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Department
Anthropology
Course
ANT100Y1
Professor
Fukishima
Semester
Winter

Description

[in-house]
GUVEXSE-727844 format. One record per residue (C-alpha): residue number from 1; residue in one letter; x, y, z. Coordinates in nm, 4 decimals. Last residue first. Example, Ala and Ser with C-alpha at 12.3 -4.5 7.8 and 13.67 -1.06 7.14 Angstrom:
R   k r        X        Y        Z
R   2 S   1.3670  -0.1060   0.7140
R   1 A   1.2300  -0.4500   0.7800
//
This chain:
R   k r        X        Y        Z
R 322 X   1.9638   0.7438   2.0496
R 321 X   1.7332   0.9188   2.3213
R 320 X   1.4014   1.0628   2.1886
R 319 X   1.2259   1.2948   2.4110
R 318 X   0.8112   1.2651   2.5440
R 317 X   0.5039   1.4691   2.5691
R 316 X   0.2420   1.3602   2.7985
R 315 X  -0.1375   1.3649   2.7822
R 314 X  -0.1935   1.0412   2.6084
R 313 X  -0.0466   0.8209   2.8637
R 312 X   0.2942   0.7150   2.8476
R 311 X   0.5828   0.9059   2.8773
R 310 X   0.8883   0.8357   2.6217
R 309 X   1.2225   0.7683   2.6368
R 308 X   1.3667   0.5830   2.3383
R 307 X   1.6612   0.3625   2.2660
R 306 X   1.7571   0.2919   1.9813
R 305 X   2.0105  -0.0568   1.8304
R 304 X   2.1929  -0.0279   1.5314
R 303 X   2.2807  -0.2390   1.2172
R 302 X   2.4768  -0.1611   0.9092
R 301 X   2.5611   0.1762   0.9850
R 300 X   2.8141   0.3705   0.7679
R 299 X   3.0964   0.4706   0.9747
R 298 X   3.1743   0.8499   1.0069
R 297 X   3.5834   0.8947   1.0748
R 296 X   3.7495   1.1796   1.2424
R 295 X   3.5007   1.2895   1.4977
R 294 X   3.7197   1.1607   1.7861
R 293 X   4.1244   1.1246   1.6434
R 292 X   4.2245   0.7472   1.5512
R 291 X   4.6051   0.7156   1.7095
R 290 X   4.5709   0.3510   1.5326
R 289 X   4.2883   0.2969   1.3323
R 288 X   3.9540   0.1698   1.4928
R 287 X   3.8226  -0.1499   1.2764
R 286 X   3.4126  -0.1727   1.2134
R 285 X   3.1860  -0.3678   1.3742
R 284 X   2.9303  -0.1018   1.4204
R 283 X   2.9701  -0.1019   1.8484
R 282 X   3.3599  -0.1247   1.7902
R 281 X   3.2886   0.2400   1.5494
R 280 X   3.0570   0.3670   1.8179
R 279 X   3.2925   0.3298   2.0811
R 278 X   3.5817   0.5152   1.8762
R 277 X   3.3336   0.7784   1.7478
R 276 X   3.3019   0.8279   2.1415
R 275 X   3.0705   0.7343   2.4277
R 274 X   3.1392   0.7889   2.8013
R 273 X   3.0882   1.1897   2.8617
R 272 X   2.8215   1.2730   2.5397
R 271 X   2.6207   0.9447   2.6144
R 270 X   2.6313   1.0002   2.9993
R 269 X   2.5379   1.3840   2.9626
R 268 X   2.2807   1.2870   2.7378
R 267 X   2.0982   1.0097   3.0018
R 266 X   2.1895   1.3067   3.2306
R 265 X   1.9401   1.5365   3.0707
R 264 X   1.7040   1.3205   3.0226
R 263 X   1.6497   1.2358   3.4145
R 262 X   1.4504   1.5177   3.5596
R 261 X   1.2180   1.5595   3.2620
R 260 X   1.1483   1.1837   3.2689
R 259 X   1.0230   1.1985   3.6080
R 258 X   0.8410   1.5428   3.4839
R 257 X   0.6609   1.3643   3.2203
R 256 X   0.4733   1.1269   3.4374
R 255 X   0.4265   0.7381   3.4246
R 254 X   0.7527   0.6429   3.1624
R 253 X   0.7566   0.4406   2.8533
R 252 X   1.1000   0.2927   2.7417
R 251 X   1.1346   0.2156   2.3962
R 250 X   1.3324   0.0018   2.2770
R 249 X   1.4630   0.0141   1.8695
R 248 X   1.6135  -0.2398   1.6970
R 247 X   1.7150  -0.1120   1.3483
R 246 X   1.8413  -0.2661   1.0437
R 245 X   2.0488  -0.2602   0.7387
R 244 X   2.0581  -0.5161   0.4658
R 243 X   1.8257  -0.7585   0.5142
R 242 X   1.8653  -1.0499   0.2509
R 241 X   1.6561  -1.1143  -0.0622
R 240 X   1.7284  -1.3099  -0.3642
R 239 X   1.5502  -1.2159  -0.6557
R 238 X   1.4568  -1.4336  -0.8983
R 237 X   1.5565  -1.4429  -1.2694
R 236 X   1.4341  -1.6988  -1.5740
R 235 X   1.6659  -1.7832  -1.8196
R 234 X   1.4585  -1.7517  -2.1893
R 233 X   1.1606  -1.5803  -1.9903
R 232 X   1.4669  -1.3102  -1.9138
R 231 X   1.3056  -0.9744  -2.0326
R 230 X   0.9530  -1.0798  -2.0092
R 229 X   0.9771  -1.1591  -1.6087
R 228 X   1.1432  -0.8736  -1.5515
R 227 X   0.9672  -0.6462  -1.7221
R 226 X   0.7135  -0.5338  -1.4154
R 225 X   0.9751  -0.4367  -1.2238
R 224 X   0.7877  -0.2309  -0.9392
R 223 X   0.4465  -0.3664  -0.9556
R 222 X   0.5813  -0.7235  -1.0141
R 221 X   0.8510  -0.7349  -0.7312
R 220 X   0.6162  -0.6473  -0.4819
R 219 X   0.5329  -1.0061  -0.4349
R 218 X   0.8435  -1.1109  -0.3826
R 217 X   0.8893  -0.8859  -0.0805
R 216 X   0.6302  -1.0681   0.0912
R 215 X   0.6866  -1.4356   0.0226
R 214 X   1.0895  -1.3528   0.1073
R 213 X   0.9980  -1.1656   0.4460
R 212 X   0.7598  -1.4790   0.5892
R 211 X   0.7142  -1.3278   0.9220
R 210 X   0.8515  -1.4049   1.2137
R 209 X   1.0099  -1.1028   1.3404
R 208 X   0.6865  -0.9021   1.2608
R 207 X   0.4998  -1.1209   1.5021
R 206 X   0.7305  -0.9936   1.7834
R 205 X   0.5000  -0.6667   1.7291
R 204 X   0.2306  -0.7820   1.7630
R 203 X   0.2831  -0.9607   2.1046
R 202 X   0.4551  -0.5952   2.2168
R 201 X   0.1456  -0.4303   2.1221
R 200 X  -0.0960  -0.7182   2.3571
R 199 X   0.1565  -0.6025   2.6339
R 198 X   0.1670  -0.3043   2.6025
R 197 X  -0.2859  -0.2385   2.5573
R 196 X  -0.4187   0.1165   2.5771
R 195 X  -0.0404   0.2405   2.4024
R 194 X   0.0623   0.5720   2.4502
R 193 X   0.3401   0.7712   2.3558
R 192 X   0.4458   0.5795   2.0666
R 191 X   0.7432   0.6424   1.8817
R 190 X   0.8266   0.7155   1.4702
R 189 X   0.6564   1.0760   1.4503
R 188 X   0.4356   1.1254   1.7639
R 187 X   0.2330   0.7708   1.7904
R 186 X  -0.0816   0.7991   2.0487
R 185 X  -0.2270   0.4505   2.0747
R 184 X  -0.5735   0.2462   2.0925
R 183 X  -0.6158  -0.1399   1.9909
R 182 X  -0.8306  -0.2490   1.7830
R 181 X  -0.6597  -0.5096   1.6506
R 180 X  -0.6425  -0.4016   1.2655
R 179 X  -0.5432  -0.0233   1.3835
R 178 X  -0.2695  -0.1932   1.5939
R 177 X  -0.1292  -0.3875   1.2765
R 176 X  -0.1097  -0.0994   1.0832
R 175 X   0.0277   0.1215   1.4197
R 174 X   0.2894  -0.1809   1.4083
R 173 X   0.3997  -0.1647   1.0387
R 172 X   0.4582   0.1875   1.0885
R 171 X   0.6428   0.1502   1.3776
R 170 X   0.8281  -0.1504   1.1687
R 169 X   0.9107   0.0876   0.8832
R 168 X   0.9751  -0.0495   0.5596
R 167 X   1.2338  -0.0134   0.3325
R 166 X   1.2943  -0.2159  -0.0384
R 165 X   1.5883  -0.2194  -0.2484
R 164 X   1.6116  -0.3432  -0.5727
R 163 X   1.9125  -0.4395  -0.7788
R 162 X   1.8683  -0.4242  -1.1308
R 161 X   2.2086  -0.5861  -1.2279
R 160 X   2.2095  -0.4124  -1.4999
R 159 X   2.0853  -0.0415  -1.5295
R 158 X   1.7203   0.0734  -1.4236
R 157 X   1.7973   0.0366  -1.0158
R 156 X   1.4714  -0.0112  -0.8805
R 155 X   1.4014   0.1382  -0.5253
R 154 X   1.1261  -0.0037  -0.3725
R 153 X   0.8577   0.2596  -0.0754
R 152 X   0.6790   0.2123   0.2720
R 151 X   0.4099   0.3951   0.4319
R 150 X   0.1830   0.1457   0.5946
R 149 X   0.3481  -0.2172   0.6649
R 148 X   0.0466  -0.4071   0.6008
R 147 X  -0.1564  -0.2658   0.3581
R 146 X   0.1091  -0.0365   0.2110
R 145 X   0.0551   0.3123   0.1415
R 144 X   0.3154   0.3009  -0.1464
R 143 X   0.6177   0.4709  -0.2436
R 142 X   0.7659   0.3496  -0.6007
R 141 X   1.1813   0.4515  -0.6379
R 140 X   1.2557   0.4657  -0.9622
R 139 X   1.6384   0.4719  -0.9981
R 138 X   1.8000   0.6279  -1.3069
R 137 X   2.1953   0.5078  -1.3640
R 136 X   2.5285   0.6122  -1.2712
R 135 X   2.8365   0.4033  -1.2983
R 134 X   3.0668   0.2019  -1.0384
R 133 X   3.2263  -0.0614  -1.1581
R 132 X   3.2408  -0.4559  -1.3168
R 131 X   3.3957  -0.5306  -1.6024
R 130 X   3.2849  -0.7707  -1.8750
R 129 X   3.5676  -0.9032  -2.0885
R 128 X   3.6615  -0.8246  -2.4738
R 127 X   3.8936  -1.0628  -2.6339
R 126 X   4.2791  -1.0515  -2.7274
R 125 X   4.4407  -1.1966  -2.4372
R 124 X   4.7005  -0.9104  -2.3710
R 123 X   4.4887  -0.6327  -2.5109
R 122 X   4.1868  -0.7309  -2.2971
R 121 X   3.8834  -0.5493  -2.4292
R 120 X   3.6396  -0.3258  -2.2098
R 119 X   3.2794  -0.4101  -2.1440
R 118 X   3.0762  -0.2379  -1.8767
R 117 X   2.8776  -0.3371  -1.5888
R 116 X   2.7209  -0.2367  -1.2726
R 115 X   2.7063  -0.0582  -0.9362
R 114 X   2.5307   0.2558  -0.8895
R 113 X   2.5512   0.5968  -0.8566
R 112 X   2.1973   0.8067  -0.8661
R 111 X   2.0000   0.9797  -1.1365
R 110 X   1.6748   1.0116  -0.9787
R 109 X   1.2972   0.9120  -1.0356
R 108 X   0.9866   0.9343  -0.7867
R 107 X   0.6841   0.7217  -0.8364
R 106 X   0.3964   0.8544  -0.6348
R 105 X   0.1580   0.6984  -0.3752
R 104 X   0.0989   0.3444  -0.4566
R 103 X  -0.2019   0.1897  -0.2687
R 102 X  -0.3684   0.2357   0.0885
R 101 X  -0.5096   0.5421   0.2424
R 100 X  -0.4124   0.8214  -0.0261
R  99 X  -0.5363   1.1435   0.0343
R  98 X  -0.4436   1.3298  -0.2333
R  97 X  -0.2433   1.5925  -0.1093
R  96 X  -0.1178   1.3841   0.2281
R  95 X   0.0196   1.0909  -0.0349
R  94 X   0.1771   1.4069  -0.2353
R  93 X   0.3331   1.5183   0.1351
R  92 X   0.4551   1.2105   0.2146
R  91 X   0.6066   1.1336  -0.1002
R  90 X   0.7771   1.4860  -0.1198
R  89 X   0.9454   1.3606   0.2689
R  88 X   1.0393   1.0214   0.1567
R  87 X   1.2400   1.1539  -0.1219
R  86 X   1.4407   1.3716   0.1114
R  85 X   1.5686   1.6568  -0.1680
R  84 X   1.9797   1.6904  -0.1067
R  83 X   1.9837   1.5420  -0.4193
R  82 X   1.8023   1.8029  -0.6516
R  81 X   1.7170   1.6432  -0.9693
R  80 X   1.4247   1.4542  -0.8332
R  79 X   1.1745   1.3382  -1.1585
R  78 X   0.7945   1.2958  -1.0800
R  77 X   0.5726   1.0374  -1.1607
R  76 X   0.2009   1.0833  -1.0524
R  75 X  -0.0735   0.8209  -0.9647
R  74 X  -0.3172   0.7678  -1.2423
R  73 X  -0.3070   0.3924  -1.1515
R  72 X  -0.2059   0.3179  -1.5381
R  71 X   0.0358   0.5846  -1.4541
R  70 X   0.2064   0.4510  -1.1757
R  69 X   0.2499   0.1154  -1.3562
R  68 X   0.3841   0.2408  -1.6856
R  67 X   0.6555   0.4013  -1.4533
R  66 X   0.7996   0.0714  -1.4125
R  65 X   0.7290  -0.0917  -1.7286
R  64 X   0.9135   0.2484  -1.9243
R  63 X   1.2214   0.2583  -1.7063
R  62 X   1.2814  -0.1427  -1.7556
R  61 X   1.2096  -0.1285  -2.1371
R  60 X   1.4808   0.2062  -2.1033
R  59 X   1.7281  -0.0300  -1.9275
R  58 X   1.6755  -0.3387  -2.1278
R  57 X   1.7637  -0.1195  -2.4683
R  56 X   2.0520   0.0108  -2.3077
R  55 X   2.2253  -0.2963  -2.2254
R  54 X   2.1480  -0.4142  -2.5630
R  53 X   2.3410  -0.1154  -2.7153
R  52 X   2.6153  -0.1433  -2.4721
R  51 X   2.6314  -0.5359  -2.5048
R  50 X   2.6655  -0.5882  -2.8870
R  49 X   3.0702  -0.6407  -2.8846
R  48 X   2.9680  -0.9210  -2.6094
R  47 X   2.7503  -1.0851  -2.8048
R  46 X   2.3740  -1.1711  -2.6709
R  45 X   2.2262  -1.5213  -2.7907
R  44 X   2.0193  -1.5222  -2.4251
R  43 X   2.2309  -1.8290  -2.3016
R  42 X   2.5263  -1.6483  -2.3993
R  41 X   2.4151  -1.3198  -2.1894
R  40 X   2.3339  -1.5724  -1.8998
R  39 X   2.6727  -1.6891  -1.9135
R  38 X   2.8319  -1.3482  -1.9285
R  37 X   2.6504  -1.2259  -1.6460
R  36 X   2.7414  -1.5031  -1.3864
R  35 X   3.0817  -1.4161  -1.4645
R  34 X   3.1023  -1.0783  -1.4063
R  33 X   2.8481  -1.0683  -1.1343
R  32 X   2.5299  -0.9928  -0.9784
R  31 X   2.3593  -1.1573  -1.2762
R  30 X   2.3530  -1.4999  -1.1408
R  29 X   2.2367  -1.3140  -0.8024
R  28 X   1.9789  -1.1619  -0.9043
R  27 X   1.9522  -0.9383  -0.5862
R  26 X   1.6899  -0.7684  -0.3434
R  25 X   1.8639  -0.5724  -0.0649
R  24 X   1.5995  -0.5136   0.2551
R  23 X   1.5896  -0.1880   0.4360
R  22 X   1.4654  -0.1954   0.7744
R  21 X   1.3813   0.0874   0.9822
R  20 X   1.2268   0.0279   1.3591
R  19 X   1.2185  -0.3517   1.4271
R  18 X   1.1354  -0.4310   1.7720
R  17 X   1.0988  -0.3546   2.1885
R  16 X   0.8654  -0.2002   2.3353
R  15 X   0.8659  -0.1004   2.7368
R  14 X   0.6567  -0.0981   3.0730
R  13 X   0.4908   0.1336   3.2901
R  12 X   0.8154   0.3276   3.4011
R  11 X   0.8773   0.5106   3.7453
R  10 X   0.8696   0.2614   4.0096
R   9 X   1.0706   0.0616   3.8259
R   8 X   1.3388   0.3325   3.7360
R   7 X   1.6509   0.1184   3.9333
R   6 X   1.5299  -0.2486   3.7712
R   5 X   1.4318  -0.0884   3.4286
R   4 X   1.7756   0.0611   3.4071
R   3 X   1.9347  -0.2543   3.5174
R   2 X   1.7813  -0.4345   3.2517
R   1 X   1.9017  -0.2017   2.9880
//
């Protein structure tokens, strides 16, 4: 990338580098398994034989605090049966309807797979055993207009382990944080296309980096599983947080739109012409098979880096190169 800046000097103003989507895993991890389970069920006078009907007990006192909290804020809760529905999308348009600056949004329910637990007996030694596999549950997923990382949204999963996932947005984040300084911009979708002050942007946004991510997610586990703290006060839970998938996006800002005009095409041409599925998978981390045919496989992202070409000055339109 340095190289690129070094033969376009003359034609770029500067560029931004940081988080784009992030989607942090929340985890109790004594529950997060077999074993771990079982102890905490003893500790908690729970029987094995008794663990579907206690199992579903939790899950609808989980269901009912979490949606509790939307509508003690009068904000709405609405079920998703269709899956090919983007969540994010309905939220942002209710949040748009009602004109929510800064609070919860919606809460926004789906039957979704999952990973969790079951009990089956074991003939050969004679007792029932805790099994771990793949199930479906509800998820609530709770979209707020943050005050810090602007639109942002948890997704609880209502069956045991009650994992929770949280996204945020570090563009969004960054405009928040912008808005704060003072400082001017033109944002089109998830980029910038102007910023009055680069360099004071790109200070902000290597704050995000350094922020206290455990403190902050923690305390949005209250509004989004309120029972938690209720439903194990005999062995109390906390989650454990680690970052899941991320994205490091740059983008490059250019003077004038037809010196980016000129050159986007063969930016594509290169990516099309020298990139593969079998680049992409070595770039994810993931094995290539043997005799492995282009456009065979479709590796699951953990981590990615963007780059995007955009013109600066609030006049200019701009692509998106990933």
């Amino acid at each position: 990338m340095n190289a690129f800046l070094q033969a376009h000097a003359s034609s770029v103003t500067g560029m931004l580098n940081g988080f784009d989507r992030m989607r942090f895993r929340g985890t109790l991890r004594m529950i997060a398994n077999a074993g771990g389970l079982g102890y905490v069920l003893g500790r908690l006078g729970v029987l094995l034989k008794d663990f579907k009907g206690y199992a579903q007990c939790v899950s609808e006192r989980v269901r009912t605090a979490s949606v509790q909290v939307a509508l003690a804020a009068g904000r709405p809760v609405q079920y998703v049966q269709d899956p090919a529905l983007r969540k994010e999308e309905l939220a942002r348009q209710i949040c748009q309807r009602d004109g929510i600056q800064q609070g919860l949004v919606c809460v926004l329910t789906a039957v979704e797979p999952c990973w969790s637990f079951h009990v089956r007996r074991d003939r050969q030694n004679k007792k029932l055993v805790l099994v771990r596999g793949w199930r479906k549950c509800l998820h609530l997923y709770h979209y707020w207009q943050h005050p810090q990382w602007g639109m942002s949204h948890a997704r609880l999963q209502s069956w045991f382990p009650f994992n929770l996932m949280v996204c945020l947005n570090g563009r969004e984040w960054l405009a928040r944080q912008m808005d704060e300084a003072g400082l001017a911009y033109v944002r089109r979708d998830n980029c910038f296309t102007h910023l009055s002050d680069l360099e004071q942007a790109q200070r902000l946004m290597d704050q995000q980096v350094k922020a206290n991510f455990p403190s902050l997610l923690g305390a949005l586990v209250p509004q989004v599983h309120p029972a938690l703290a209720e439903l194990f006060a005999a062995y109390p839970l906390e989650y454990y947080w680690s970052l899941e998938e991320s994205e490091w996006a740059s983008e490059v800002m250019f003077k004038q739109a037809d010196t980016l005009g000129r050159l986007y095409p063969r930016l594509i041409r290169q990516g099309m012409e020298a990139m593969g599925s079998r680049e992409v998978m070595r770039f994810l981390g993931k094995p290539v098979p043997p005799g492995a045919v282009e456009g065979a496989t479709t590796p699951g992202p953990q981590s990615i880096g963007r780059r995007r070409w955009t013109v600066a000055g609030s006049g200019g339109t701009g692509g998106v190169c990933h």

ANT101 Biology & Evolution A Brief History of the Development of Thought on Human Evolution 1. Origin Myths  All human cultures seem to have a theory of belief surrounding the origins of humans  Universal Explanations  Different across cultures  How humans came into existence  Relationship of humans & other animals  How humans are the ultimate products of creation 2. Fixity of Species  Species, once created can never change  Reflected powerful religious system in Europe  Accepted that all living things created by God 3. Great Chain of Being  Places humans within a continuum w/animals st th  1 proposed by Aristotle in 4 century BC  All animals arranged in a hierarchy that progressed from simplest to most complex  Humans at top of hierarchy 4. Genus & Species • John Ray , 17 century  Coined species and genus and saw that certain plants & animals could be distinguished from other groups by their ability reproduce with one another and produce viable offspring  Placed reproductively isolated groups of individuals in a category called “species”  Recognized that some species shared similarities called “genus” 5. Systema Natura; Linnaeus, 1735  Classified living things into a hierarchy of taxonomic categories  Used binomial nomenclature  Standardized Ray’s species & genus, & added class & order  Creationist 6. Uniformitarianism: Lyell, 1833  Processes shaping the earth are the same today as they were in the past – uniform & continuous in nature  Time scale of the earth is in millions of years  Creationist  Recognized cyclic process of the Earth  Uniformitarianism  Processes shaping the earth are the same today as in the past 7. Survival of the Fittest; Malthus, 1798  Speculated that  Human populations multiply geometrically  Food resources grow arithmetically Therefore  Human populations will out grow resources unless there is a constant check to maintain a certain population size  Not everyone born can possible survive 8. Transformation; Lamarck, 1809  First to recognize that individuals can change over generations  Most influential pre-Darwin evolutionist  Did not adhere to the principles of fixity of species  Non-Darwinian features:  Inheritance of acquired characteristics  Acquired traits are passed on  Orthogenesis  Continuum of organisms from simple to complex (hierarchy)  Vitalism  self-motivation of evolution, behavior affects evolution 9. Darwinism  Charles Darwin, 1809-1882  Alfred Wallace, 1823-1913  selection is the key to evolution  Struggle for existence means that those individuals with favorable variations survive & reproduce more successfully Three observations 1. Biological variation within all species 2. All species capable of reproducing at a faster rate than food supply 3. Competition for limited resources Five Deductions 1. Individuals with favorable traits have an advantage 2. Traits are inherited and passed on to the next generation 3. Environment determines which traits are favorable 4. Over geological time, successful variations accumulate so that later generations may be distinct from their ancestors 5. Geographical isolation may lead to a new species Lecture 3: Modern Evolutionary Theory & Population Genetics Gregor Mendel (1822-1884)  Father of modern genetics  Provided mechanisms of natural selection through breeding experiments with peas  Determined how one trait passed from one generation to the next Principle of Segregation  Each unit pair separates in gamete production, so that each gamete contains 1 member of each pair. During fertilization individual units come together. Principle of Independent Assortment  Units (genes) that code for different traits assort independently of each other during gamete formation and recombine in offspring. Genes  Unit of heredity – controls trait  Portion of DNA molecule  Contains several base pairs to direct the production of a particular protein. Alleles  Alternate forms of a single gene Important to remember:  Natural Selection operates on the features in an individual,
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